“You have arrived at your destination,” says the sat-nav. Really? If you look around at the deserted valley you’re in the middle of, all you’ll be able to see is a fireroad disappearing up into the trees. If you investigate further though, you’ll learn you’ve come to the right spot – but it’s only a discrete wooden signpost and trail map that give it away. Beside the sign is an honesty box for track maintenance donations. Make sure to leave your offerings to the trail gods – otherwise, who knows what might happen out on the loop? Feeling assured of some good karma, you can saddle up and head out from the hinterland into the wilds of North Wales. We did just this in the Summer issue of MBUK, when the MBUK Wrecking Crew visited Penmachno.
Red – Dolen Machno & Dolen Eryri: Penmachno has two rugged and wild red-graded loops. One, the Dolen Machno trail, is 19km and the other, the Dolen Eryri trail, is 11km. The Dolen Eryri branches off the Dolen Machno and can be ridden as an extension of it, or as an individual loop. Both are characterised by rugged singletrack that winds its way through forests and across moorlands, with epic views and technical features to keep on your toes. The Dolen Machno loop has 560m of climbing, while the Dolen Eryri has only 206m. The wild and untamed nature of the two trails means you’ll need to keep on your toes when riding them, and even the smallest of mistakes can be quite costly.
Follow the A5 west and then take a left turn onto the B4406. Follow this through the village of Penmachno and continue for around half a mile. The car park for the trails is on your right, just up the fireroad. LL240YP is the nearest postcode, but it won’t take your sat-nav right there, instead here is the location of the carpark.
Betws-y-Coed: A short 15-minute drive away from Penmachno is another Welsh classic that boasts two red-graded trails (25km and 8.7km). There’s been lots of digging work going on recently, so they should be in prime shape. www.mbwales.com
Antur Stiniog: If you fancy upping the ante, then check out the uplift venue of Antur Stiniog. There are several tracks, ranging from blue to double black, so it’ll suit anyone from intermediate trail riders through to downhill pros. www.anturstiniog.com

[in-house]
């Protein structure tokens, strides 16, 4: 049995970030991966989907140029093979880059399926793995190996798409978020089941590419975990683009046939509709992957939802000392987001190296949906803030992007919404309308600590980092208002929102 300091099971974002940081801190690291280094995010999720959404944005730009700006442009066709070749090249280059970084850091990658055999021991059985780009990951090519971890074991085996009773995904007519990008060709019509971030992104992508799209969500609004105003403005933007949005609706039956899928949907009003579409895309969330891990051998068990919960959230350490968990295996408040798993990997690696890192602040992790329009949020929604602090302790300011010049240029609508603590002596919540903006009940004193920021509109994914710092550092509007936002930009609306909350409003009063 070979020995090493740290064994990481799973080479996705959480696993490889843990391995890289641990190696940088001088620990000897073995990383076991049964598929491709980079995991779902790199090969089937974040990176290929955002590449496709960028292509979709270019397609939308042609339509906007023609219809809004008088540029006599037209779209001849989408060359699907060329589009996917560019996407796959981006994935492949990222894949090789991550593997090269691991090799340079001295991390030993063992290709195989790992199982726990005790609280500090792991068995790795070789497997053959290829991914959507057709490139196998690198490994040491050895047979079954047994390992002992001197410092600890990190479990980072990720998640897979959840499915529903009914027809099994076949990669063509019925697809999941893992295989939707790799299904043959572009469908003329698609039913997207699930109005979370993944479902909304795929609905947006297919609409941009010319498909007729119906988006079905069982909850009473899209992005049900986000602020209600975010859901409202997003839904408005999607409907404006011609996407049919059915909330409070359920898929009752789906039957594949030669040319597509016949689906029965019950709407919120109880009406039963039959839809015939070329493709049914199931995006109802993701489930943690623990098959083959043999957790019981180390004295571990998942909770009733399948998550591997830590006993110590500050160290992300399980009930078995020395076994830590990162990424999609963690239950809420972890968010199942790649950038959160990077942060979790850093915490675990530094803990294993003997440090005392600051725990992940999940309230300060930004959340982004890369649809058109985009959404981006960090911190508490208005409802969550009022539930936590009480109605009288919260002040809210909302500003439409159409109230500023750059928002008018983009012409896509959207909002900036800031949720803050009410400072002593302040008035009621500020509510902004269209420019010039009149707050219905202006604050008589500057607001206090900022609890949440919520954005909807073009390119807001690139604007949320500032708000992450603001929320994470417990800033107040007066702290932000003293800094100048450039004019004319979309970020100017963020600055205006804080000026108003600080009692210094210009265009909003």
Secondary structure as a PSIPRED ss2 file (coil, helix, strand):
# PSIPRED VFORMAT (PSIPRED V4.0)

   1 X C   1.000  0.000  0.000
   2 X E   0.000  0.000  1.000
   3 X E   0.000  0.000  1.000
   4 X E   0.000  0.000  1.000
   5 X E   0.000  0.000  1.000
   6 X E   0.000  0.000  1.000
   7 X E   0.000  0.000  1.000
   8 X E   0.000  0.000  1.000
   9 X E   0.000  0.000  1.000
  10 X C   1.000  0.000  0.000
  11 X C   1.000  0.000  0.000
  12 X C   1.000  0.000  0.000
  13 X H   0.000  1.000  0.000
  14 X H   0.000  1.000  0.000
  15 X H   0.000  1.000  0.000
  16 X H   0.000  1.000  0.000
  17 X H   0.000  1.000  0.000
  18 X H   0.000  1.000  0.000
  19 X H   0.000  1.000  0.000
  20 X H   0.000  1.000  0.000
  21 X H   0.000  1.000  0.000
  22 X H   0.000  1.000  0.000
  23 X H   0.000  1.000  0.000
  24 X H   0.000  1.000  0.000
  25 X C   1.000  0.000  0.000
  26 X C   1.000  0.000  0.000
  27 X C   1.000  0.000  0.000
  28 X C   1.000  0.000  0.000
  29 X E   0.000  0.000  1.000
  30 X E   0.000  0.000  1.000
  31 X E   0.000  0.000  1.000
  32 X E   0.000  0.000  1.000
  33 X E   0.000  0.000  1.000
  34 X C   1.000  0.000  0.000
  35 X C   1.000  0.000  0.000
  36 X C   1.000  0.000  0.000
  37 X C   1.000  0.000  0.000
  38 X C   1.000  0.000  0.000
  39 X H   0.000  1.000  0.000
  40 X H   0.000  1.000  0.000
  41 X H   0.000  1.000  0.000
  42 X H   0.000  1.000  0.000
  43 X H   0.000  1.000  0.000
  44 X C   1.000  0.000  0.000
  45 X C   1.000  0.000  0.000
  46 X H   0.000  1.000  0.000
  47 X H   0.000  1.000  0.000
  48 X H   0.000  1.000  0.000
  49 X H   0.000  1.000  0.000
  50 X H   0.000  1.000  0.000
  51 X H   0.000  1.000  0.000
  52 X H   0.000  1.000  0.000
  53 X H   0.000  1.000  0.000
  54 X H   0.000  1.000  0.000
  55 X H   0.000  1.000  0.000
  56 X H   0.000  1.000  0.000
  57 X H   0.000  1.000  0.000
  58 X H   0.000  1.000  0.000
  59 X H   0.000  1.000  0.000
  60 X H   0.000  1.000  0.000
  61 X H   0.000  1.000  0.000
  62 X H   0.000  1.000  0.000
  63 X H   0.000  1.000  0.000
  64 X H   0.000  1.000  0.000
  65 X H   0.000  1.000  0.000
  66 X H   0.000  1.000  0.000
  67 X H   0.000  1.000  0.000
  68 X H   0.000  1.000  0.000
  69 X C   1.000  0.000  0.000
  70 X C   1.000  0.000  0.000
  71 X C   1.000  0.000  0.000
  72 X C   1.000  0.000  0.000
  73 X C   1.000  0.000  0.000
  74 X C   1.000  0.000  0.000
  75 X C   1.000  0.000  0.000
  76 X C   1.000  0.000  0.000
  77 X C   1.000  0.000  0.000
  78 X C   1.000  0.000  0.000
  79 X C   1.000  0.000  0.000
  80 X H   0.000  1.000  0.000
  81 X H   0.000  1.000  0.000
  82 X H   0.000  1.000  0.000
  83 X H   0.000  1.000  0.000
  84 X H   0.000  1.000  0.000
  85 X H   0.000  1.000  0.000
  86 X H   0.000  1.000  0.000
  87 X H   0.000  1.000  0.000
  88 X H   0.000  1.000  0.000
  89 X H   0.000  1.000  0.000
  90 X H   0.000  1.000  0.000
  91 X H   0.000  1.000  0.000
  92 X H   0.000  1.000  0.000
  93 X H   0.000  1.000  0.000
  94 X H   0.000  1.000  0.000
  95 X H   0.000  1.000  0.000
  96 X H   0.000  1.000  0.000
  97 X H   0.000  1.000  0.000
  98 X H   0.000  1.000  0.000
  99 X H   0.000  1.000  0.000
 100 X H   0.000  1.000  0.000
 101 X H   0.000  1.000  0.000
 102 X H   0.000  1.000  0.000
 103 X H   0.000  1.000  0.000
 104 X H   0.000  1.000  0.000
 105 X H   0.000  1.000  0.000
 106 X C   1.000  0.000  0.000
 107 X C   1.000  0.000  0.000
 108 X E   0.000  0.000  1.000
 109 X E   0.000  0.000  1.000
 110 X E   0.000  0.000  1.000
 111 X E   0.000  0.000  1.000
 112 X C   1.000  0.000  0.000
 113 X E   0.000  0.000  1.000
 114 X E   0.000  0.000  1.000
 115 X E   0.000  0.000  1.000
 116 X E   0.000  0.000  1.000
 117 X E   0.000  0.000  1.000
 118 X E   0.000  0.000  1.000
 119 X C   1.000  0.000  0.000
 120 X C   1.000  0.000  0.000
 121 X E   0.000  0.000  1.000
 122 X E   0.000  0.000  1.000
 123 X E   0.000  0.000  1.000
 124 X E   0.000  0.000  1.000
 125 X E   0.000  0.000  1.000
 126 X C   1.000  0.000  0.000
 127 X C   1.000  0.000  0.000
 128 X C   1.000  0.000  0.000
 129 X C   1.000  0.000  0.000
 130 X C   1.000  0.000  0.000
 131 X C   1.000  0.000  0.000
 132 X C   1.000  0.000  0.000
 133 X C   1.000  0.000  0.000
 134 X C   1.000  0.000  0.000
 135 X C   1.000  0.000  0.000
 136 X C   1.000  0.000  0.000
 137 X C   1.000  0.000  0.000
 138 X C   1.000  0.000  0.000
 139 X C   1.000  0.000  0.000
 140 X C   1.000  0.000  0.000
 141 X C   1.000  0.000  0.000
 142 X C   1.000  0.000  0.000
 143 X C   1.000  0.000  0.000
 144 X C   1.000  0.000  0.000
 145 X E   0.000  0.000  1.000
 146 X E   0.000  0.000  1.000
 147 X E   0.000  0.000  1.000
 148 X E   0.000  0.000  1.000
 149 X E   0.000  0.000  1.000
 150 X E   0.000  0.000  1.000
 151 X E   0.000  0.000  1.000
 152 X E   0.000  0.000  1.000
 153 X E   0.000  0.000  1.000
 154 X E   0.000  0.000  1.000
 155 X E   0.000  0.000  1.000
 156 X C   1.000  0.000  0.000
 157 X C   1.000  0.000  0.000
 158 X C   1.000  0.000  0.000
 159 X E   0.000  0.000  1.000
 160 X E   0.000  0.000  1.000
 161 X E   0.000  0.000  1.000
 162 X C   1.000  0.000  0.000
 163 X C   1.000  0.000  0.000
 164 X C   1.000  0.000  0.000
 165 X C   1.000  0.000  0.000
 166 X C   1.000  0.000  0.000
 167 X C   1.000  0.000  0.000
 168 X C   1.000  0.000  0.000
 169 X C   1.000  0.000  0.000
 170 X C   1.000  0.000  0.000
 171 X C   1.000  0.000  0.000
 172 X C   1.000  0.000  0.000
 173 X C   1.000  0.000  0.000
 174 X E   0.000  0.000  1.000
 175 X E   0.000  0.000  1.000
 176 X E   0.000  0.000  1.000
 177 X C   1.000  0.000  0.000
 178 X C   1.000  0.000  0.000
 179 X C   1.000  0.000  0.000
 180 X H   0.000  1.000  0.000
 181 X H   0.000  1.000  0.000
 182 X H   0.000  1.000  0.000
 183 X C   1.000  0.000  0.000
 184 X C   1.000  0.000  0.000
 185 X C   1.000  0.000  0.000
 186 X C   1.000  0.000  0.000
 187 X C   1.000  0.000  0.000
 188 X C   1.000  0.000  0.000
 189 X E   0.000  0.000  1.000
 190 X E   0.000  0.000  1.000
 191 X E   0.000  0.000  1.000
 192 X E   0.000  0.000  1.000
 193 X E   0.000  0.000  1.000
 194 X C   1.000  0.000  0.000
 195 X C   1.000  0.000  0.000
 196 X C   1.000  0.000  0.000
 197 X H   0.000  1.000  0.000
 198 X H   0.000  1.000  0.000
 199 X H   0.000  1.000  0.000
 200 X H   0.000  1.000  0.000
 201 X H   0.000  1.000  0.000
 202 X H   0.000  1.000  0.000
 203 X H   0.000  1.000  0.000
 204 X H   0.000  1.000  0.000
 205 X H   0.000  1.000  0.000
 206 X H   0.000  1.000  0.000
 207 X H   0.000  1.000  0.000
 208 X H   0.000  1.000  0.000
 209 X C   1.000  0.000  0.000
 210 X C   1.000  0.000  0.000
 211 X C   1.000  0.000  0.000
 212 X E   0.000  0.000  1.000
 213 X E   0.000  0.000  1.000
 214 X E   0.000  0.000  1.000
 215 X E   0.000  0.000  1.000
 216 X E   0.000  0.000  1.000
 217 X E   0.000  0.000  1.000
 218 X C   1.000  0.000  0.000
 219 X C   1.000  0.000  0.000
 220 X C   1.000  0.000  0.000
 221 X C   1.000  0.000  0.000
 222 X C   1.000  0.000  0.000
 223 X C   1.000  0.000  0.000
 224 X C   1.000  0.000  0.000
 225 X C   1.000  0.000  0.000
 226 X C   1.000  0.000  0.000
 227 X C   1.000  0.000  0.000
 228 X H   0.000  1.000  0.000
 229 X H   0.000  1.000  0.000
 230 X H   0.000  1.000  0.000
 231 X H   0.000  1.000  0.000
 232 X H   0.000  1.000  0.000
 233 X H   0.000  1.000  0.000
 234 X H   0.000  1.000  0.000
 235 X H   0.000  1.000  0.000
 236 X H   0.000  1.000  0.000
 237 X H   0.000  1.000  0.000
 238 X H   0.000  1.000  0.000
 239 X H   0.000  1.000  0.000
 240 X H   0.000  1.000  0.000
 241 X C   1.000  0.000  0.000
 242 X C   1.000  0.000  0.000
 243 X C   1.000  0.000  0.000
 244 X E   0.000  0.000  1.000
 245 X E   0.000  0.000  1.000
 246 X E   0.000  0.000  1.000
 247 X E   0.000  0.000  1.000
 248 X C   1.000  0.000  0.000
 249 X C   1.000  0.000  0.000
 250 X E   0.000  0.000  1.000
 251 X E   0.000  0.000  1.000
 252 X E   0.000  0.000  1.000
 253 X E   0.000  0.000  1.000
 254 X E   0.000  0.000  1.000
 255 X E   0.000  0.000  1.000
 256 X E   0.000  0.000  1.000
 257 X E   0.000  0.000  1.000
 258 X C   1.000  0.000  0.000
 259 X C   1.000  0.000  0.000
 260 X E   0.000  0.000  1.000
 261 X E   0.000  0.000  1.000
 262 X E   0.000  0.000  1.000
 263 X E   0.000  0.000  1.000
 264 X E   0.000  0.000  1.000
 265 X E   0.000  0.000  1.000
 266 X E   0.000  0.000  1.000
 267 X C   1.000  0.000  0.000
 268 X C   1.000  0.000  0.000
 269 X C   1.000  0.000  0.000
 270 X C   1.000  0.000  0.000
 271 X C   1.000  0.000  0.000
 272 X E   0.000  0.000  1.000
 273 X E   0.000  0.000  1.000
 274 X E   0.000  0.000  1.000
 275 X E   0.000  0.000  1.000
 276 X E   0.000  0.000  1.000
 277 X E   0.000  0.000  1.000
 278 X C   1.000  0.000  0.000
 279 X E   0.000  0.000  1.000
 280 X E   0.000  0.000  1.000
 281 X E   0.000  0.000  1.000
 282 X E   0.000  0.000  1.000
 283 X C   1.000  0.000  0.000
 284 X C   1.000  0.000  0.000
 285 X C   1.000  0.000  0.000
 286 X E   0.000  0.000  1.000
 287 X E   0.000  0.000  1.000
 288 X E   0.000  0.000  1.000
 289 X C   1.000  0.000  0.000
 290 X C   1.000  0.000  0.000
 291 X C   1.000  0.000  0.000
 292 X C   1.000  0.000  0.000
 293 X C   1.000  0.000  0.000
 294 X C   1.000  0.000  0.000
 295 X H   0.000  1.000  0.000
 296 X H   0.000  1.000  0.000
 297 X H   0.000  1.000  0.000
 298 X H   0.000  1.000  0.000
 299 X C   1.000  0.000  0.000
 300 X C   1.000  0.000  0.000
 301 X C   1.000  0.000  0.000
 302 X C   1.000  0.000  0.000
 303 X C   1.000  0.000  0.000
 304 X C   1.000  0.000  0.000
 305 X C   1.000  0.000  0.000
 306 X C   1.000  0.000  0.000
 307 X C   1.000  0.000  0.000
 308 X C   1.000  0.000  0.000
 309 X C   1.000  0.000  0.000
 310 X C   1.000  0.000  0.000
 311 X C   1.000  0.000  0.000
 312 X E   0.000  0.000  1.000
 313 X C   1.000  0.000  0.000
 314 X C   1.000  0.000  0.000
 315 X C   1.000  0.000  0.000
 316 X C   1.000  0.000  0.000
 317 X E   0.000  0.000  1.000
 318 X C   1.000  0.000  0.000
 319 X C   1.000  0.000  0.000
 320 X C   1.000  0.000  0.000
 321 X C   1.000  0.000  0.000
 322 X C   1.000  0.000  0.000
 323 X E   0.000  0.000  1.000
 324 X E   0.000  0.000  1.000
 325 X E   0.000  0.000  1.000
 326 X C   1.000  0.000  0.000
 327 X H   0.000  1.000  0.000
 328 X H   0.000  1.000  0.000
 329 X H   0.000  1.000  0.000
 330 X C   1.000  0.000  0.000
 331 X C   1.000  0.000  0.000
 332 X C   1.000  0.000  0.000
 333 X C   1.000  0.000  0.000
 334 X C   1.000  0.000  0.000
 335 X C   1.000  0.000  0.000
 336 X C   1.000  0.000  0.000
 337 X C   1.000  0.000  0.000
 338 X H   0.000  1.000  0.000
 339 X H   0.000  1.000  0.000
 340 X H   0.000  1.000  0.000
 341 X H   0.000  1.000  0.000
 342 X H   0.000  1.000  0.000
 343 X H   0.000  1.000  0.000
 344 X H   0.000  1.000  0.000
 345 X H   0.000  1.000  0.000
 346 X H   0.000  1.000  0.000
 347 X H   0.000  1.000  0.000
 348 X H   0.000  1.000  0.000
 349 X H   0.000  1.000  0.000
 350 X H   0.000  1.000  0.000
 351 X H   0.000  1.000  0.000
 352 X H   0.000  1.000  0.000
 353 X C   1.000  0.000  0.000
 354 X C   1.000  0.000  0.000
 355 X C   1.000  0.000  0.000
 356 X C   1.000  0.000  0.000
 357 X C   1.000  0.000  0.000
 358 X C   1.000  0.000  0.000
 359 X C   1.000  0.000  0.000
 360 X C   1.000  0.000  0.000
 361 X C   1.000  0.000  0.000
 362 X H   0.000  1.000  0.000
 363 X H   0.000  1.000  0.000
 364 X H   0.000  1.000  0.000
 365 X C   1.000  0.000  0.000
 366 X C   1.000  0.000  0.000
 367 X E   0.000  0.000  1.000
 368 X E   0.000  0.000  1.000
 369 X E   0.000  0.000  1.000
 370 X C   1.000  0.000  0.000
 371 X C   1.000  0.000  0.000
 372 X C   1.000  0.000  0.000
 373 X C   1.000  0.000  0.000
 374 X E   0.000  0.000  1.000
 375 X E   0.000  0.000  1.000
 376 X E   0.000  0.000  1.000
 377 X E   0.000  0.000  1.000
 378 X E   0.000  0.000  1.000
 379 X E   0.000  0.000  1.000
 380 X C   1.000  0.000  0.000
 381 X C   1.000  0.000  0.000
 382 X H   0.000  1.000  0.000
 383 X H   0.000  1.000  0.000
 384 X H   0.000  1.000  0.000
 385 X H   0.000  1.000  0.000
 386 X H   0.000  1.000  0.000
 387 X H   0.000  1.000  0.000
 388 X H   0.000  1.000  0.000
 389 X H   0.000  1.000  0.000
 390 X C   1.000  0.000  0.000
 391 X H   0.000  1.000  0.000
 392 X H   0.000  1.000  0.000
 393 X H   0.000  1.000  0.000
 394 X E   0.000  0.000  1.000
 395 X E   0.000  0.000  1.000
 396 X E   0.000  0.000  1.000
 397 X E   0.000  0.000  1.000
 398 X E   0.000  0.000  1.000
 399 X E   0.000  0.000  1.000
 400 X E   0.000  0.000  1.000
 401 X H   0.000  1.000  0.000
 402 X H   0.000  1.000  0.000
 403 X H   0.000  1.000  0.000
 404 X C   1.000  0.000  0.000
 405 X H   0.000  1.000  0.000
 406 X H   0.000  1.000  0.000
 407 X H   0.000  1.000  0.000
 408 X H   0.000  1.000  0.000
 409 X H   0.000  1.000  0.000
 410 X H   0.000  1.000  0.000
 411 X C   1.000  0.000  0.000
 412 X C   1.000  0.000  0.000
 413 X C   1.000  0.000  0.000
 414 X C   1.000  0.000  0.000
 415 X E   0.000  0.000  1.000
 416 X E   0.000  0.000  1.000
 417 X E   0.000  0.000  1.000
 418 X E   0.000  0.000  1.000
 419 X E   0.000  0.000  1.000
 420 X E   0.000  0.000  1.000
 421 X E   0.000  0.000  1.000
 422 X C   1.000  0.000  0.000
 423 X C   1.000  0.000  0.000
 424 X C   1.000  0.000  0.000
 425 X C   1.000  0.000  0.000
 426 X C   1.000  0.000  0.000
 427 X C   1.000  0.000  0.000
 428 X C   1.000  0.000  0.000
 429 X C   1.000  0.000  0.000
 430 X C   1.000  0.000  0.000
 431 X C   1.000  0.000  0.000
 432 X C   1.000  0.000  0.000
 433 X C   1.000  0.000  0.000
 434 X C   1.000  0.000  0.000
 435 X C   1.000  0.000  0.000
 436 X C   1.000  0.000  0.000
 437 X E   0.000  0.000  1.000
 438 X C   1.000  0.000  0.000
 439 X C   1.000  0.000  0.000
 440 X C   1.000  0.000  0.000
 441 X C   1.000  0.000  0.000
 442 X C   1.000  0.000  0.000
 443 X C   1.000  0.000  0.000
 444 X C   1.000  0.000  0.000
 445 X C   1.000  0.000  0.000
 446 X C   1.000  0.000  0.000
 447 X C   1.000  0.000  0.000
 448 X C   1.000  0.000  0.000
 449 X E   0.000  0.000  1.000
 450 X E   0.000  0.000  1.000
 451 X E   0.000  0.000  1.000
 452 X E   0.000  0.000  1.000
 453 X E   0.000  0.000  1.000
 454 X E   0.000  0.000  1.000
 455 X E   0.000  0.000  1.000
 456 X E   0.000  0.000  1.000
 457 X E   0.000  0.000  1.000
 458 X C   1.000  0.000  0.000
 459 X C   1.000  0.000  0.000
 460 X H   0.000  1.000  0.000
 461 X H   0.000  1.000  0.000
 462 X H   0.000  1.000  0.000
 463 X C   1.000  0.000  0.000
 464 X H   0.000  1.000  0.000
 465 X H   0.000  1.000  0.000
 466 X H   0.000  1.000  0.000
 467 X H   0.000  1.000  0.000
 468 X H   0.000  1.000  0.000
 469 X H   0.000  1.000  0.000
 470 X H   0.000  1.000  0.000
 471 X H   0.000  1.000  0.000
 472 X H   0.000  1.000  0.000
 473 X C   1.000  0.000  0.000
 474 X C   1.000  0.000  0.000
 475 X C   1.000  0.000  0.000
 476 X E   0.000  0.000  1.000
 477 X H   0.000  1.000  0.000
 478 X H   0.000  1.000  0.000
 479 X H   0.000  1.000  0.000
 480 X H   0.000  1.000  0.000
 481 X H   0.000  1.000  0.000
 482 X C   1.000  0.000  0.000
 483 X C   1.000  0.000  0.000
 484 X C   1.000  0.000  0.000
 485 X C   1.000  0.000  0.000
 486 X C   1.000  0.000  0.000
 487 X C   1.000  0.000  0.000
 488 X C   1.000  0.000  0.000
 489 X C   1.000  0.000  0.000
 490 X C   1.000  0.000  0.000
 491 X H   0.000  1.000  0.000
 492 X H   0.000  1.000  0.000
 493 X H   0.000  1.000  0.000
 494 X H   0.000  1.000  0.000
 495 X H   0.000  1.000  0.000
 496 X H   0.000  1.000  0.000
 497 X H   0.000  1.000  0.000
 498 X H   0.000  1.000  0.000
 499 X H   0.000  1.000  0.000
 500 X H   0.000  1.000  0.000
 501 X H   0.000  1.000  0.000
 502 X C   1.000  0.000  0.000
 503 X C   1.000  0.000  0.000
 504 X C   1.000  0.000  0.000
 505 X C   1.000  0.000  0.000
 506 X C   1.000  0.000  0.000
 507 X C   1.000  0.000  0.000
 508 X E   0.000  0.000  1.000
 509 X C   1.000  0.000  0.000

Why ride here?
Rough, rocky descents, swooping singletrack and stunning views aplenty.
What’s rad and what’s bad?
Across wide-open moors and through tight and twisty woods, there’s a bit of everything here.
The trails may only be graded red but there’s plenty of natural gnar to keep you on your toes.
With big hills and remote singletrack, you’ll forget you’re riding at a trail centre.
Drainage is an issue on some parts of the loop.
Some of the linking sections feel like they go on for a while and aren’t very feature-packed.
The bottom line
The Penmachno trails strike an excellent balance between natural and manmade. Even though the majority of the loop is purpose-built, many sections have a feel more akin to something found in the midst of Snowdonia or the Scottish Highlands which makes Penmachno one of the wildest and most rugged riding spots in North Wales. What lets Penmachno down is the condition of the trails. Granted, we visited after heavy rain, but the gullied-out nature of the singletrack meant that many sections were running like streams and other parts were very waterlogged. Some drainage work is definitely required.
For our complete report on Penmachno and more, grab a copy of issue 344 here. And buy a copy of the latest issue of the mag to keep up with our Wrecking Crew reports!
Features Editor Alex calls the mellow rolling hills of Dorset home, but before he started on MBUK, he lived in The French Alpine town of Morzine for seven years. Here he developed a scary ability to make the steepest and gnarliest trails look like a walk in the park. Occasionally his speed caught up with him, resulting in several bone crunching crashes at World Cup downhill level. Since hanging up his racing shoes Al regularly clocks up a massive weekly mileage on his trail bike, so is one of our hardiest testers.